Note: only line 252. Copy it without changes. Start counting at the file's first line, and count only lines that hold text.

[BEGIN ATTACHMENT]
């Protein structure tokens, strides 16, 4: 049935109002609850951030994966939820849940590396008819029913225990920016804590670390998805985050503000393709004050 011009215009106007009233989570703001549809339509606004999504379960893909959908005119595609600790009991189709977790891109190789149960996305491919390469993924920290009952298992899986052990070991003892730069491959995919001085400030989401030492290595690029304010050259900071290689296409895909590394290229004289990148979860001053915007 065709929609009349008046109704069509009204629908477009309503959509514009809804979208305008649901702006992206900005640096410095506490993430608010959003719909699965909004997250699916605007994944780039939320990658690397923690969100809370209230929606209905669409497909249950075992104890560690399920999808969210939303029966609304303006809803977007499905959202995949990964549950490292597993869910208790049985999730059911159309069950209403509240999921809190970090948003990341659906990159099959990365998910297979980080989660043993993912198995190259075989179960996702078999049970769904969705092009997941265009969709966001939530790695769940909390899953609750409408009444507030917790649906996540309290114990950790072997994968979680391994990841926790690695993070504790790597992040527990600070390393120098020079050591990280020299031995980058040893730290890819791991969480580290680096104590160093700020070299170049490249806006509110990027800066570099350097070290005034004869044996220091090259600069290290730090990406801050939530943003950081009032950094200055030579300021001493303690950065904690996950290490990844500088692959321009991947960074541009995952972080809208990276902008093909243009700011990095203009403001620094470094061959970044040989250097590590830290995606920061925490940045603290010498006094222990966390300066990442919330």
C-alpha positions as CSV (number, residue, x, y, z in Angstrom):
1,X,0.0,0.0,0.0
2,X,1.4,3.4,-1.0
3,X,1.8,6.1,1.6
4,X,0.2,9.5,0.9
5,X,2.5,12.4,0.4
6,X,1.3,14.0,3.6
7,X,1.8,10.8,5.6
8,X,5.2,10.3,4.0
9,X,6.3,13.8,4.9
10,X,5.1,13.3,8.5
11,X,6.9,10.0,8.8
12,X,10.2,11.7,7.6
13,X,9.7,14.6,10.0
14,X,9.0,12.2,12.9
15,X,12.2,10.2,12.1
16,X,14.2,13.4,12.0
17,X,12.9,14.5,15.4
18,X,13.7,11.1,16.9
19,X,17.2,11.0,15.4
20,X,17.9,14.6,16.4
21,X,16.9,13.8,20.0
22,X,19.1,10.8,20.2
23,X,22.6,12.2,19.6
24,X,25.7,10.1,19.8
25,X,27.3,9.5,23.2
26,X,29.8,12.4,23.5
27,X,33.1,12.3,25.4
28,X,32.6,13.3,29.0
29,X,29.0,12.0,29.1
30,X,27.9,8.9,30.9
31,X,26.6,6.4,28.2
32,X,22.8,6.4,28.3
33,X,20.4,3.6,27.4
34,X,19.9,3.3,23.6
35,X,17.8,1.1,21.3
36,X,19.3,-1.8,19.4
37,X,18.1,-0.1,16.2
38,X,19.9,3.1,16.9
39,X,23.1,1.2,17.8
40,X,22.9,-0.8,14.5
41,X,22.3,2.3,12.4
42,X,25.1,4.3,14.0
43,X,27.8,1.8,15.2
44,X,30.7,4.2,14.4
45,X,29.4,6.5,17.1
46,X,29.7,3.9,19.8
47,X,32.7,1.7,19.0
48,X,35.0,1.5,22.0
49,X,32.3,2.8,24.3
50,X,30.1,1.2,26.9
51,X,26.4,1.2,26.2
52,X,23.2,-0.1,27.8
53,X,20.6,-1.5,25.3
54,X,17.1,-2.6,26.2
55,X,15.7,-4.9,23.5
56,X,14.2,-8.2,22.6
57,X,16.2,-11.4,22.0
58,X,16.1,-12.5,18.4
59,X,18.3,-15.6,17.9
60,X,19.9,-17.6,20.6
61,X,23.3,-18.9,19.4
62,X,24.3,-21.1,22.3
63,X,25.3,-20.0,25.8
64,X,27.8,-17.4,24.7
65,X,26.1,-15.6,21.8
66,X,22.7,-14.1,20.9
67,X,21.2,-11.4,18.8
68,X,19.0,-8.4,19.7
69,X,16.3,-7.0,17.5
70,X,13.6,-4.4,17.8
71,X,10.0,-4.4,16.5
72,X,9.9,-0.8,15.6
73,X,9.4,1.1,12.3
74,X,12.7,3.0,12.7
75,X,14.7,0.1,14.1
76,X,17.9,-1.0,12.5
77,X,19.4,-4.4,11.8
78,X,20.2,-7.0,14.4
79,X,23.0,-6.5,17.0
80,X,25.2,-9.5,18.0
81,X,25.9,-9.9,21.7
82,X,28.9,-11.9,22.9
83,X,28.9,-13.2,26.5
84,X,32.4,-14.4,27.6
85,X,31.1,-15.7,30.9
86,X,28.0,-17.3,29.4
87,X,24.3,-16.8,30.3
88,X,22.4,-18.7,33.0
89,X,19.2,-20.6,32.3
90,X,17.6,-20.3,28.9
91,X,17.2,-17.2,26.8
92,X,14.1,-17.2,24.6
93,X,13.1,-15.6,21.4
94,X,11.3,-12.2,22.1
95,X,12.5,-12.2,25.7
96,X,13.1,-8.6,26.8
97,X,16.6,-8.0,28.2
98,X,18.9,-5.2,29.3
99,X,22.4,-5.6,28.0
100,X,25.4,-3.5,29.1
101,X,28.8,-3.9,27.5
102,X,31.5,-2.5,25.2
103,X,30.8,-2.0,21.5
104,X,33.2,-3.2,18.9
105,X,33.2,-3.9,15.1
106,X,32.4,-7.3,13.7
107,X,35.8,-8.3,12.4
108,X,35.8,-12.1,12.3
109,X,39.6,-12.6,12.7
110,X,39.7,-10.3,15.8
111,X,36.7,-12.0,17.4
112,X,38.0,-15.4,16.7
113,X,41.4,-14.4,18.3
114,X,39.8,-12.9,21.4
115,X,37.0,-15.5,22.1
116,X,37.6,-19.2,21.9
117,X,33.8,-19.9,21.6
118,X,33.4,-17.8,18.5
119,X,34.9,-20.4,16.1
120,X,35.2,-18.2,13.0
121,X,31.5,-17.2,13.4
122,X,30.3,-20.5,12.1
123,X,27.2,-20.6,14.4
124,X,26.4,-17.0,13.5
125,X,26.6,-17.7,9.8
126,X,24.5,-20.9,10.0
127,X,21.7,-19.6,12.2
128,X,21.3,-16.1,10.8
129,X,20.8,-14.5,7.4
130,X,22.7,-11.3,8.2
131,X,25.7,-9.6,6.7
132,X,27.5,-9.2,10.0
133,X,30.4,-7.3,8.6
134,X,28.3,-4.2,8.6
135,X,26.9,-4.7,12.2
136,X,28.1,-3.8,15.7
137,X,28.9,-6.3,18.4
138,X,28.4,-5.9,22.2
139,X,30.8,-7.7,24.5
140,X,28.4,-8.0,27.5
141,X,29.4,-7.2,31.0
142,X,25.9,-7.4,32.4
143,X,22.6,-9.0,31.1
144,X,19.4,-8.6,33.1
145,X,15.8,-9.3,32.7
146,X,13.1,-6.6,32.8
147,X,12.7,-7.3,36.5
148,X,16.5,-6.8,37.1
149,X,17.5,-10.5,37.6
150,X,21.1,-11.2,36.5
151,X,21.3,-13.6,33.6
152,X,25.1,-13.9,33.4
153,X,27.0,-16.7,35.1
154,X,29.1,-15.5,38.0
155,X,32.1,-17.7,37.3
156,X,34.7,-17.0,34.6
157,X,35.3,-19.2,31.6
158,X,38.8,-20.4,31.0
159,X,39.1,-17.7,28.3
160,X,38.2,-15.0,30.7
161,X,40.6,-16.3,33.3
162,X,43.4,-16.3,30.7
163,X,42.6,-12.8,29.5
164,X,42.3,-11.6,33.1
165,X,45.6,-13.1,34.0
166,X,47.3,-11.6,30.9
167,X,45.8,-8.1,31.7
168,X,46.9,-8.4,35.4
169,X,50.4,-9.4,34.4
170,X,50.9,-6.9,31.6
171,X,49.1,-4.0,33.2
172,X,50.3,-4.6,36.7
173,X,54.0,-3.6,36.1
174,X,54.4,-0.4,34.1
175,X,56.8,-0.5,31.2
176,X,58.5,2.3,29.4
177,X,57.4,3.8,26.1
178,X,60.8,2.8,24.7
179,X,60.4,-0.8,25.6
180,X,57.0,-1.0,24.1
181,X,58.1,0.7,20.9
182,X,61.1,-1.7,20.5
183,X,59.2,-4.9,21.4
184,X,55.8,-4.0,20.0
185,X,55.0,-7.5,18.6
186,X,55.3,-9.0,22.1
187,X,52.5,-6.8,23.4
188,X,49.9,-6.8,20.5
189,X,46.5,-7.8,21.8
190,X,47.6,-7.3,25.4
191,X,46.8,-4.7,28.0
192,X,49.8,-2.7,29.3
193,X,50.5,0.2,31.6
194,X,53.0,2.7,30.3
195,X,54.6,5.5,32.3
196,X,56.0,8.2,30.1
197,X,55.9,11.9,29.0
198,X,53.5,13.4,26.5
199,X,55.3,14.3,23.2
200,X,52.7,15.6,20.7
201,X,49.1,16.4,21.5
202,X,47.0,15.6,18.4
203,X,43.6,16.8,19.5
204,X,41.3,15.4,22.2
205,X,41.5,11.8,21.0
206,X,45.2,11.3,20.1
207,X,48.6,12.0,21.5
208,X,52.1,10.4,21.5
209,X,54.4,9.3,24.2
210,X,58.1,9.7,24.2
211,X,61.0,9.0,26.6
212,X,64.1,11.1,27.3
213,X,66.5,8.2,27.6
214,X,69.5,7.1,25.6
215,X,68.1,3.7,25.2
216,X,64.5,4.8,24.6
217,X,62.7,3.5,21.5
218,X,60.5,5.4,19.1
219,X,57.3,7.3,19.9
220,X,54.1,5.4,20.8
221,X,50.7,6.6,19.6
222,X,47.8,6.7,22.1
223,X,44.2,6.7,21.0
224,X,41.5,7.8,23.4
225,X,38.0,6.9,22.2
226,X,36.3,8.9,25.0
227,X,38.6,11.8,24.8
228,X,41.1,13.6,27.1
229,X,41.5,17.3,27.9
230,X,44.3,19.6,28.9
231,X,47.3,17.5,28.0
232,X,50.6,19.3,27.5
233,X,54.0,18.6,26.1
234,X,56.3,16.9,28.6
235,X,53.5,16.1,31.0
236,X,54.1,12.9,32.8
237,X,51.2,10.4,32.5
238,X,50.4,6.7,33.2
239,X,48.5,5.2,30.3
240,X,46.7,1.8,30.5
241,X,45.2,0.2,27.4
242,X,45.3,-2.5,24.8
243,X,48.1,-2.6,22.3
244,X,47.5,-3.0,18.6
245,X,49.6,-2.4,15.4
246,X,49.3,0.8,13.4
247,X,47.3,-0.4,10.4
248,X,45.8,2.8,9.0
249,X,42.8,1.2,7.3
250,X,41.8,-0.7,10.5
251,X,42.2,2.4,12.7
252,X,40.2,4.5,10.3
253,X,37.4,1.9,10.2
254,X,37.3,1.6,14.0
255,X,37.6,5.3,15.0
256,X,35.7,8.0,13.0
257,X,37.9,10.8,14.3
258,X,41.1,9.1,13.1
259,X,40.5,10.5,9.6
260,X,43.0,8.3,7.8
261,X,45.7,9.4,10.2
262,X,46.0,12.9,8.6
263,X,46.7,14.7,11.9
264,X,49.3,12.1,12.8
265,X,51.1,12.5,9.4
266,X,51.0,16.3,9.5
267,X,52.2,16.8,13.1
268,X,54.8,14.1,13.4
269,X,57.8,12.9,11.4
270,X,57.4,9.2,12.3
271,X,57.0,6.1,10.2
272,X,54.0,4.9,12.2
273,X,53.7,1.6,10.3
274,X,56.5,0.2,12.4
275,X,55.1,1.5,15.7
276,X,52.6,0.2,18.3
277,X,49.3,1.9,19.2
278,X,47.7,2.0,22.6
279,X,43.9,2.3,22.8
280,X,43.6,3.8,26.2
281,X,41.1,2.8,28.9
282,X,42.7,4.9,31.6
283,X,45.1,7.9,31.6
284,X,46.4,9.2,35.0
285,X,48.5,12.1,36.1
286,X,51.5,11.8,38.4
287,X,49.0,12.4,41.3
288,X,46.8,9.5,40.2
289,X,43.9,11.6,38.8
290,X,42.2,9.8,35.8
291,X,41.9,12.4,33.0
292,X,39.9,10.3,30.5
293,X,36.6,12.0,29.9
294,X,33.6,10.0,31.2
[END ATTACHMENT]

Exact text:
250,X,41.8,-0.7,10.5